Maybe you already have a business? Perhaps you’re starting a business? Whatever the case may be, you’re thinking about forming an LLC.
The question is: should you? The answer? Maybe.
There are many reasons to start an LLC, and they may or may not be attractive to you. Read on to see what they are.
1. Complete Control of Your Business
An LLC is typically seen as a step up from a sole proprietorship. As with a sole proprietorship, it offers the business owner almost complete control over the way that the business is run. This differs from an S or C Corp, which generally involves a board of directors getting a say in all of the business decisions.
Now, this isn’t to say that LLCs can only have one owner. Partnerships can create LLCs. But the dealings of LLC partnerships aren’t regulated by the government.
Instead, the partners get to decide together on what’s appropriate for the business. Neither shareholders nor the government gets a say. This level of freedom is welcomed by many small business owners, in particular.
You can learn more about the differences between LLCs and corporations by reading these Garrett Sutton books on corporations.
2. Little Legal Liability
LLC literally stands for Limited Liability Company. So, as you might expect, by making your business an LLC, you take on very little legal liability.
Yes, the business itself can still be held legally liable. But you, the owner (and your individual assets), are almost entirely protected against lawsuits.
Let’s say your business fails; if it’s an LLC, the funds in your personal bank account will be safe. Let’s say your business is sued by a customer; you, as the owner of the business, will face no personal repercussions (except in very select situations).
You don’t get this type of protection from a sole proprietorship. As such, if you’re taking out loans or dealing with customers on a regular basis, you should upgrade to an LLC.
3. Cheap Application Fee
You might be under the impression that starting an LLC is expensive. But, in truth, the application fee for an LLC is quite reasonable. In most cases, it hangs around $130, with some states charging as little as $40 and other states charging no more than around $500.
Sure, that’s still a decent chunk of change, especially if you’re just getting your business off the ground. But, for all of the benefits that you get with it, it’s most definitely a reasonable price.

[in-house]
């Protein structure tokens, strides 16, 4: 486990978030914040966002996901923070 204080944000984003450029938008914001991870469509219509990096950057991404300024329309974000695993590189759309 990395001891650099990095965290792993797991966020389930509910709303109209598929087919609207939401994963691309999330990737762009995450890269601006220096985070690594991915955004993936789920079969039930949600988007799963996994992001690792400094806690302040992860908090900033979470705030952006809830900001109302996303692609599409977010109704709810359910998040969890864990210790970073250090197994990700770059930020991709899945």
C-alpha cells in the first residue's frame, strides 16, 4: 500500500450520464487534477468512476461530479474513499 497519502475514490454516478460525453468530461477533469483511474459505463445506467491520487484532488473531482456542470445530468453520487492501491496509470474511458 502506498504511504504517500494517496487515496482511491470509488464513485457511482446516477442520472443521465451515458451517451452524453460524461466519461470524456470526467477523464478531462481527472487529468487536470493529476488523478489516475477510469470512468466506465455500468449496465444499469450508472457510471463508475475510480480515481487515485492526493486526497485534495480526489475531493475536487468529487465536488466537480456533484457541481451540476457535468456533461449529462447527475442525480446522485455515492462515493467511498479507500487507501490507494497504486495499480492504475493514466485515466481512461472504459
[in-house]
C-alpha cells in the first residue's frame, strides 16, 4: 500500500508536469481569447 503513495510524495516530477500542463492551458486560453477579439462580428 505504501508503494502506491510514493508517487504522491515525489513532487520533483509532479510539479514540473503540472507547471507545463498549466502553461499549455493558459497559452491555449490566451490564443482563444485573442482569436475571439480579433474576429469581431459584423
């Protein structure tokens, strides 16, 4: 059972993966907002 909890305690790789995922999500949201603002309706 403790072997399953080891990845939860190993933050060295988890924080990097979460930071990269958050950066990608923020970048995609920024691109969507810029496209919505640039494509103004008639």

Yes, you can likely start a sole proprietorship at no cost at all. Note, though, that you’ll receive no individual legal protection. That’s a big risk to take, particularly if you’re dealing with a number of different clients or customers.
4. Tax Savings
There are also some tax savings to be had when running an LLC. These perks present themselves in a few different ways and will almost certainly help to make the most of your revenue.
The biggest tax perk provided by LLCs is “pass-through” eligibility. Pass-through eligibility enables the business owner to pay taxes just once (on his or her personal income), rather than twice (on his or her personal income and on business revenue). This enables LLC owners to save substantial amounts of money when compared to, say, owners of C corps.
There’s also the 20% “pass-through” deduction. This enables pass-through-eligible business owners to deduct up to 20% of their business revenue on their yearly tax returns.
5. Easier Taxes
When you run a corporation, you must file taxes twice: once for the business and once for yourself. So, not only must you fill out twice the paperwork, but you must also attend (and pay for) twice the tax preparation meetings
This is not true of LLCs. LLCs only require you to file personal taxes, and therefore allow you to file just as any typical employee would. So, in short, an LLC makes doing taxes much easier.
6. Added Legitimacy
When it comes to the success of a business, legitimacy is everything. Customers, clients, and partners are much more willing to do business with a company that appears to be legit.
This is one of the many instances in which an LLC can be truly advantageous. When a customer or client or partner sees an LLC behind your business name, he or she knows that your business takes itself seriously. This might not be true of a sole proprietorship, which can come across as much more informal and, therefore, much less legitimate.
If you’re looking to push your business to the next level, adding an LLC to the end of its name would be a great way to do so.
7. Relatively Little Paperwork
There’s a lot of paperwork involved in running a business. That’s fine when your business has 100 employees and you can perpetually hand the task off to someone else.
But what if your business has fewer than 10 people? This is when it’s wise to utilize an LLC designation.
Yes, running an LLC involves its fair share of paperwork. That said, it’s nowhere near as much paperwork as is needed when running an S corp or a C corp.
Running an S corp or a C corp involves intensive collaboration and planning. The amount of paperwork needed to facilitate this can be mind-boggling.
LLCs, on the other hand, generally just require that you fill out an application and pay a fee. There may be sporadic paperwork needed throughout the year, but it can be easily handled by a single person.
Ready to Start an LLC?
Now that you know its benefits, are you ready to start an LLC? Maybe a different type of business designation is more appropriate for you? Regardless, it’s time to do your research, see which designation best suits your business, and get that thing a-running!
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